Editorial: The EPA finally protects Bristol Bay and its salmon
Published in Science & Technology News
The next time someone moans that Congress needs term limits, remember Bristol Bay. Sometimes it takes a long time to accomplish important goals in Washington, D.C.
U.S. Sen. Maria Cantwell fought for more than a decade to save Bristol Bay's clean waters and habitat.
In 2011, Cantwell, D-Wash., became the first U.S. senator to oppose the Pebble Mine at the headwaters of rivers that feed Bristol Bay. Last week, the U.S. Environmental Protection Agency finally blocked the project.
No doubt the mine would have been profitable. Supporters claimed the land holds the most significant undeveloped deposits of copper and gold left in the world.
Profitability could not offset the public and the environmental cost, however. Mining is messy. The project would require more than 80 miles of roads crisscrossing a pristine landscape and a giant hole in the ground. A methane pipeline would stretch 165 miles with a gas-to-electricity plant. Thousands of acres of wetlands and more than 180 miles of streams would be permanently damaged or destroyed.
Worst of all, waste ponds would hold the toxic byproducts of mining. The slightest mistake would despoil the land and the waters, and America has seen plenty of such mistakes over the years.
Preserving wild lands and waters in the United States has inherent value. How we treat them reflects strongly on what sort of country we are.
But this isn't just about the environment. Tens of millions of sockeye salmon return to Bristol Bay annually, making it the world's largest sockeye fishery and spawning grounds. Harvesting and processing those salmon — not to mention related tourism, shipbuilding and other industries — generate $2.2 billion of economic activity every year, including about $500 million in Washington, and support 15,000 jobs.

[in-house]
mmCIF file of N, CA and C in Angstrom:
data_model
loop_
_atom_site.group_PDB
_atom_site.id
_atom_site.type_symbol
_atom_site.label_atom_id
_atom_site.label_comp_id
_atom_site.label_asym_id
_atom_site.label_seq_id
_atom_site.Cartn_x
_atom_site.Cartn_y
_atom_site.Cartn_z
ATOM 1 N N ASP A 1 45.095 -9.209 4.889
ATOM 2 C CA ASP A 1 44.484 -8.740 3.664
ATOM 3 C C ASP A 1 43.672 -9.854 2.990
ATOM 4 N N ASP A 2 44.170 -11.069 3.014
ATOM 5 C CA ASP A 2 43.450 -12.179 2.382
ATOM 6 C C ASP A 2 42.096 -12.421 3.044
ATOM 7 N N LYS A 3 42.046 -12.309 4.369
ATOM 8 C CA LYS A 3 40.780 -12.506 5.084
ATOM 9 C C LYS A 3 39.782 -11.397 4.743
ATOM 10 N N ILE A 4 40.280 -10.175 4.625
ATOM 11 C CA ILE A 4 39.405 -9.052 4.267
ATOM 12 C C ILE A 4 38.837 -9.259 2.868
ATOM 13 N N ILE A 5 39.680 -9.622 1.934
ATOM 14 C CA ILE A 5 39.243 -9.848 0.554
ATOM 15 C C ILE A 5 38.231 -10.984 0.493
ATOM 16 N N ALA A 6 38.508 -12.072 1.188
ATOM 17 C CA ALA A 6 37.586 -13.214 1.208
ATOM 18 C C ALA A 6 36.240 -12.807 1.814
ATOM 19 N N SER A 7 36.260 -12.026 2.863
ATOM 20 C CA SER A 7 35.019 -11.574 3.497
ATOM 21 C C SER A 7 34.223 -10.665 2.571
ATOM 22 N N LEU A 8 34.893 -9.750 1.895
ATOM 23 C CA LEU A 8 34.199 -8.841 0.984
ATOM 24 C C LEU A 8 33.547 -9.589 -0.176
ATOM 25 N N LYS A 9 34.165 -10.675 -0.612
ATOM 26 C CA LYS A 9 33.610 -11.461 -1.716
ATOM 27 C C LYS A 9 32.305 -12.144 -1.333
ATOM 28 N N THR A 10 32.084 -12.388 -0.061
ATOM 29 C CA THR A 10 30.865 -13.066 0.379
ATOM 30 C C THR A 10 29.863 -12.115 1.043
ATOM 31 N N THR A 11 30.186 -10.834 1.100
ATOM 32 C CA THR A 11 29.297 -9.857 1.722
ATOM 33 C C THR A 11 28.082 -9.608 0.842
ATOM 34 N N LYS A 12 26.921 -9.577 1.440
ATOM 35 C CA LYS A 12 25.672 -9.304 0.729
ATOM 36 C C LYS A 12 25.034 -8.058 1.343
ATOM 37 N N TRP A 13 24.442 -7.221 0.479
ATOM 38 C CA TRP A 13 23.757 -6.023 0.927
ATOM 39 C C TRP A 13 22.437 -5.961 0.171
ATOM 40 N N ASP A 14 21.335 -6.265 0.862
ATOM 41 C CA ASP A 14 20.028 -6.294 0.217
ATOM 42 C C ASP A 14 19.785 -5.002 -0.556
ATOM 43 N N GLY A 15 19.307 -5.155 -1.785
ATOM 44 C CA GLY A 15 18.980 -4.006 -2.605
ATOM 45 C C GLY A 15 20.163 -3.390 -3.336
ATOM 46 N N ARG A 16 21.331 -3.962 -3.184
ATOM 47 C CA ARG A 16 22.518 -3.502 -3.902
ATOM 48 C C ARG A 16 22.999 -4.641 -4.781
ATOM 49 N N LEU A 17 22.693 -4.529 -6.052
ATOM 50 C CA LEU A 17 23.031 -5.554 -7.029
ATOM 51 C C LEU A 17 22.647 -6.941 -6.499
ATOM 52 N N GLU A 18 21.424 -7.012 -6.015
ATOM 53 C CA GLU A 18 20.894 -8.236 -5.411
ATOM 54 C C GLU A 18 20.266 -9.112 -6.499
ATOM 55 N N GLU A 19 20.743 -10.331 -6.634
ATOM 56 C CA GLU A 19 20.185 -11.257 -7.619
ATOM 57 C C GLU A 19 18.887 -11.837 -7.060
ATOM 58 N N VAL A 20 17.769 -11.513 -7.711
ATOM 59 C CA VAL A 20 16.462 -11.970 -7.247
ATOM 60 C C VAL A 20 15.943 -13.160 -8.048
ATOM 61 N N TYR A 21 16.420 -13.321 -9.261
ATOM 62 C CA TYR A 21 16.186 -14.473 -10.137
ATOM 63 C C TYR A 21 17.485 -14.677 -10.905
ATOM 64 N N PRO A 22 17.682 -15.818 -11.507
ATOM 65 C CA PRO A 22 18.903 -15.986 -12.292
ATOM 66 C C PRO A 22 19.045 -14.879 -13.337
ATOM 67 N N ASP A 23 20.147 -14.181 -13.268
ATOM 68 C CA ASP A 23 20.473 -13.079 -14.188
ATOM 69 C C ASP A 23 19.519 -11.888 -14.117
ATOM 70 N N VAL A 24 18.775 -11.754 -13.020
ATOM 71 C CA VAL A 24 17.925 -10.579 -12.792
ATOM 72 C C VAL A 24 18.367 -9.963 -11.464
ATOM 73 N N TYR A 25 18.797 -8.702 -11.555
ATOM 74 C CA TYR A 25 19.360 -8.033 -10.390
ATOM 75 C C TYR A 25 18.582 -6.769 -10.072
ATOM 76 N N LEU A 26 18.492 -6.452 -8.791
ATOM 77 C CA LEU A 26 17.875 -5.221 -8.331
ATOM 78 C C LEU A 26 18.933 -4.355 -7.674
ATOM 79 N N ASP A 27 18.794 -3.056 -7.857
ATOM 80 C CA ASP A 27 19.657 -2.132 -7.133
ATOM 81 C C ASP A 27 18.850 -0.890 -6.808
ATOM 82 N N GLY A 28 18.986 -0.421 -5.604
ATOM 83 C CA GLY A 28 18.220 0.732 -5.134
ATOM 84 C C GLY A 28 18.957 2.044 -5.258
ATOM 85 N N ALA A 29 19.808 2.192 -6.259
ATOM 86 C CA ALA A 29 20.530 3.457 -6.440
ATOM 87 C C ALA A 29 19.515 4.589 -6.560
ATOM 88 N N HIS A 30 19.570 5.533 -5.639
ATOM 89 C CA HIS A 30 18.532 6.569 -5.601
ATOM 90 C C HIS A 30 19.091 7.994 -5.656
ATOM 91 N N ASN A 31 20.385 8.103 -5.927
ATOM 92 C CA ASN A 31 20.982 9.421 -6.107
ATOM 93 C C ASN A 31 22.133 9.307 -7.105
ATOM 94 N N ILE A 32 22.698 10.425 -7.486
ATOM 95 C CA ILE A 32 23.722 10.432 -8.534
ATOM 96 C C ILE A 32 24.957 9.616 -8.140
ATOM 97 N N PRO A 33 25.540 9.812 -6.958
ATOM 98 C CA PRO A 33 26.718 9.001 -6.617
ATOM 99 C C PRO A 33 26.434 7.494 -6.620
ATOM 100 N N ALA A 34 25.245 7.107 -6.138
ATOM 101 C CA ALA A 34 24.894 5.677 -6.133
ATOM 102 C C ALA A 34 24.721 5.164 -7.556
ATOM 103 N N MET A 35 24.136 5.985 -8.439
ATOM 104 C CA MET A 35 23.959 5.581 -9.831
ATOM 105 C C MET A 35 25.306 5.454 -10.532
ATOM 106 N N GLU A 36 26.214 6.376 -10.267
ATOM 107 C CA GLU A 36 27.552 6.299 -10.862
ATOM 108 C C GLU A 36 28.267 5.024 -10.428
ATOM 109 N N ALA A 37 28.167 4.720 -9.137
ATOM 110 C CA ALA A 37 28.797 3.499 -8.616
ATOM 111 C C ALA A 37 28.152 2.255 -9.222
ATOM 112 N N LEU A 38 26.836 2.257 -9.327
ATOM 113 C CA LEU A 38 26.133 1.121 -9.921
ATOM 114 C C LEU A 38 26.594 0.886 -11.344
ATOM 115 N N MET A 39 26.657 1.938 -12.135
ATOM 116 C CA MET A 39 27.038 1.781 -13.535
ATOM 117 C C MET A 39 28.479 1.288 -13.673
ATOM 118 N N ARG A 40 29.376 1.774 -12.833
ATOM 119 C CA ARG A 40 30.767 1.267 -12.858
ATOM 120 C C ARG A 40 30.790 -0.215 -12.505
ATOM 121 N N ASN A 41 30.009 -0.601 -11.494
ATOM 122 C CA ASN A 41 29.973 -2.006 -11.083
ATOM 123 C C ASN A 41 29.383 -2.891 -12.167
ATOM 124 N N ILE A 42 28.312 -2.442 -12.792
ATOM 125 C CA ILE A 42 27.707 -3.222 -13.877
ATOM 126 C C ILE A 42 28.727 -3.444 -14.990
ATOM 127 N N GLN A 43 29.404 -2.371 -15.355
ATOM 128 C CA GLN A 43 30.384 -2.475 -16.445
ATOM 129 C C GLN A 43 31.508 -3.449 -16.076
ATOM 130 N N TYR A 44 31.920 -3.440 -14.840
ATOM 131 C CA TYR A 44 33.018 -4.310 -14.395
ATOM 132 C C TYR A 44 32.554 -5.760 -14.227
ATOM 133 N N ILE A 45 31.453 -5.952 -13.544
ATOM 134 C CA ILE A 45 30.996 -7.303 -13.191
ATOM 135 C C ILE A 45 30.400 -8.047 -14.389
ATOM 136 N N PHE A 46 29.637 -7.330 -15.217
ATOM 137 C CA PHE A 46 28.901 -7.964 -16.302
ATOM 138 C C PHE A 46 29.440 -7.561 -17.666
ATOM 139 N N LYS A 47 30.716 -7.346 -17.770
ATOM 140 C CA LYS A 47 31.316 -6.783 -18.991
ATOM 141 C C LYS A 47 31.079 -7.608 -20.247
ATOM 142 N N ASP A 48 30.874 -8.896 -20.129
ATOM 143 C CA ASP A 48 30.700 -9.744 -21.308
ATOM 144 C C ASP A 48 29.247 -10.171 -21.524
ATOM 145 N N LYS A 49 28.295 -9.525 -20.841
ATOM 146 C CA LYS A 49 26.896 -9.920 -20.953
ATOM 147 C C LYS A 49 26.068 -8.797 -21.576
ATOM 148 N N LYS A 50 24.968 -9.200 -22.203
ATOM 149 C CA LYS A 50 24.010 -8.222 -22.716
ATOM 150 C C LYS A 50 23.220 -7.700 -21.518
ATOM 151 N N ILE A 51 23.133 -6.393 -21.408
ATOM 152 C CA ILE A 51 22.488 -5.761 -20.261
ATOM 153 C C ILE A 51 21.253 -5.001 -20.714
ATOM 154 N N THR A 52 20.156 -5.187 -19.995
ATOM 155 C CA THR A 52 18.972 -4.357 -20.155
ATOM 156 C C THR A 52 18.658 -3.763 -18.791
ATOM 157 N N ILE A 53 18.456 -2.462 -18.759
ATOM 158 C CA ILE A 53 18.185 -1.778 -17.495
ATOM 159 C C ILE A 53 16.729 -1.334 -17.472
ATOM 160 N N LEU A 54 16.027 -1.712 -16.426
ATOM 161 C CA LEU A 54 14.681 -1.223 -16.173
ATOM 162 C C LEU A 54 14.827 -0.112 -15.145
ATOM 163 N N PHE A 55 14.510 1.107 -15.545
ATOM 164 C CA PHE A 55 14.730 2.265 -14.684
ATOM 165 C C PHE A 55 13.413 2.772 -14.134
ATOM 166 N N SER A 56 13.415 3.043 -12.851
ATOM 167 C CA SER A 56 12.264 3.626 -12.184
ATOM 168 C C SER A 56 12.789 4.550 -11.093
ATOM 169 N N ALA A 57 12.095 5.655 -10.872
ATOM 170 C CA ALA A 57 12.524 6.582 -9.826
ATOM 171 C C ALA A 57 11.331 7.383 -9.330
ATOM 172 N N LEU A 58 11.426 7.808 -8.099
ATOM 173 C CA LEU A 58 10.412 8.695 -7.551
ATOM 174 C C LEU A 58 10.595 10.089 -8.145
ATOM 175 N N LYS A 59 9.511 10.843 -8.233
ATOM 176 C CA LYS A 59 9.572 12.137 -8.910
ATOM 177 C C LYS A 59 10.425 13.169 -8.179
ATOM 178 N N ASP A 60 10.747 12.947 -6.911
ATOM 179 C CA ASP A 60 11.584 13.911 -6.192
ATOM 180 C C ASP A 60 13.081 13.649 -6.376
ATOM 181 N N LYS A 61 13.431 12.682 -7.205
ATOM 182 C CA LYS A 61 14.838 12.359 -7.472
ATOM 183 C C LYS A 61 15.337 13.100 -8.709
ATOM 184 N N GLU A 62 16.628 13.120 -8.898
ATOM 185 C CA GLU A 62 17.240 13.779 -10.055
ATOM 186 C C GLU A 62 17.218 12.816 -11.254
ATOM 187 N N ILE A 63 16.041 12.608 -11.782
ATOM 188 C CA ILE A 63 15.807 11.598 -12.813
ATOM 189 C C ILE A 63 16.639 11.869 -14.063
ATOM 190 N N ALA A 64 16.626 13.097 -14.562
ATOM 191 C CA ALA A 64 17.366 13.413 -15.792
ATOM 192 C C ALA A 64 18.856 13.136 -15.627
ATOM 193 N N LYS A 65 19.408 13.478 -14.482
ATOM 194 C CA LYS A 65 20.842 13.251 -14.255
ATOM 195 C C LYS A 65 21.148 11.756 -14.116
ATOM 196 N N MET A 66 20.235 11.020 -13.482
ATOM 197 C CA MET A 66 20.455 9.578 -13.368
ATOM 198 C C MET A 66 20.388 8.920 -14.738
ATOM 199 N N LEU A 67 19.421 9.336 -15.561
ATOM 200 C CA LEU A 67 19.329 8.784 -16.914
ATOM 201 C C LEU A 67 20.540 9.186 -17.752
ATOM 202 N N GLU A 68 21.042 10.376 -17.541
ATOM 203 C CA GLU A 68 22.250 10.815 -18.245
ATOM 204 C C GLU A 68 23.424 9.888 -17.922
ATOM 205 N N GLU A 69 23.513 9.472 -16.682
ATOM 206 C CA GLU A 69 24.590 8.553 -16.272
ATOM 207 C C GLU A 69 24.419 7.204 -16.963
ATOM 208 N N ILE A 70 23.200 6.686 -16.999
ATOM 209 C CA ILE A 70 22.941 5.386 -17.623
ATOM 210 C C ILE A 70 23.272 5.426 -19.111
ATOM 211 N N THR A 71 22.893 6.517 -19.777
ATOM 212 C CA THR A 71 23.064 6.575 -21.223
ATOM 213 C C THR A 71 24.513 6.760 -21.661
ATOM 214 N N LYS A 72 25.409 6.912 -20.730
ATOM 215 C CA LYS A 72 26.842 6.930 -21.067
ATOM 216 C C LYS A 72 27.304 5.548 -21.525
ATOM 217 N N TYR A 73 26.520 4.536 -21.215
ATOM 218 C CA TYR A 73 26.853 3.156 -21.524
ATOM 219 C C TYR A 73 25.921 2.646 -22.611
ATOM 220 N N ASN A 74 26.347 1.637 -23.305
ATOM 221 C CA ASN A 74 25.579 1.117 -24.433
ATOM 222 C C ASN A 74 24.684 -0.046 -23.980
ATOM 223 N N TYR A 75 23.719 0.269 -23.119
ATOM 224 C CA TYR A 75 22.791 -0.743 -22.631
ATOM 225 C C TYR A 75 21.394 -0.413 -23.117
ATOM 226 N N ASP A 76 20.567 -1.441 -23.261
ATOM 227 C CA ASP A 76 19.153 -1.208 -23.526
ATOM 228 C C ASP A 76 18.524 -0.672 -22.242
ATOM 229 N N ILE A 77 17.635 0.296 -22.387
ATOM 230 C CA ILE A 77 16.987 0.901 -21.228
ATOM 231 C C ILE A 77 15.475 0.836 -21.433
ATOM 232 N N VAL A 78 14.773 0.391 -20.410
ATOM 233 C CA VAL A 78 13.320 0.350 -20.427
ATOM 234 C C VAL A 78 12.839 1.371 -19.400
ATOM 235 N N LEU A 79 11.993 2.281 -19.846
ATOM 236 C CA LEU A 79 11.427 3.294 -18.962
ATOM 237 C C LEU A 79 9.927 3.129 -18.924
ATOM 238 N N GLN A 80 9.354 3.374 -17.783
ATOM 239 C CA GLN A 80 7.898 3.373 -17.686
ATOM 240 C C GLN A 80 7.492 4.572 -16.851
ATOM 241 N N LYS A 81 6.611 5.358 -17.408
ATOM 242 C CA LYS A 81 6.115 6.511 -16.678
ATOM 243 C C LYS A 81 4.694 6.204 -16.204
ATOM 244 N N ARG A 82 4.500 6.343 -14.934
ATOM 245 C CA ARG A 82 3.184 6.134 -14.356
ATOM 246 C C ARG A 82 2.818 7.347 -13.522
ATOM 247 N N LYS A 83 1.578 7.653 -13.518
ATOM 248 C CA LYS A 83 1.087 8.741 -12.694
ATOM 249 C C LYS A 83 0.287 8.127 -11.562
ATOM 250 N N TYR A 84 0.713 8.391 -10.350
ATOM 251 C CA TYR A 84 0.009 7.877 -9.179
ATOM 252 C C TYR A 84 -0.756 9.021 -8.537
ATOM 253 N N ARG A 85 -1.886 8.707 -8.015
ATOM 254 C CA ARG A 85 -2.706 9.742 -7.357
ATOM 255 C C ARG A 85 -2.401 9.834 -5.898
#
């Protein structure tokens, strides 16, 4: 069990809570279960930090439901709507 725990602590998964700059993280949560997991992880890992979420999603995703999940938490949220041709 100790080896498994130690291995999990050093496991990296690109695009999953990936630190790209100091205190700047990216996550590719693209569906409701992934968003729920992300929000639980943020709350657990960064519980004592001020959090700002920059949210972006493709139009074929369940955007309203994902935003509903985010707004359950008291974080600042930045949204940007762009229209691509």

Cantwell's campaign to protect Bristol Bay began with little support in Washington, D.C. Year after year she persuaded and shared a growing body of scientific evidence, slowly winning over skeptics. She stood with fishermen, tribes and environmentalists. Now the EPA will invoke the Clean Water Act to protect Bristol Bay and its watershed.
"It's a simple concept, really. Let's not destroy a profitable, sustainable industry that keeps the water clean for the sake of just temporary extraction," Cantwell said in a speech on Jan. 31 about the EPA decision.
A lawsuit likely will come. The mine's backers should move on, but they've spent a lot of money and there's a lot more money to be made. Given the current composition of the U.S. Supreme Court, it's anyone's guess how a legal challenge might fare if it gets there.
In the meantime, the Pacific Northwest and the nation can enjoy a victory that was 12 years in the making, thanks in no small part to Cantwell's tenacious leadership.
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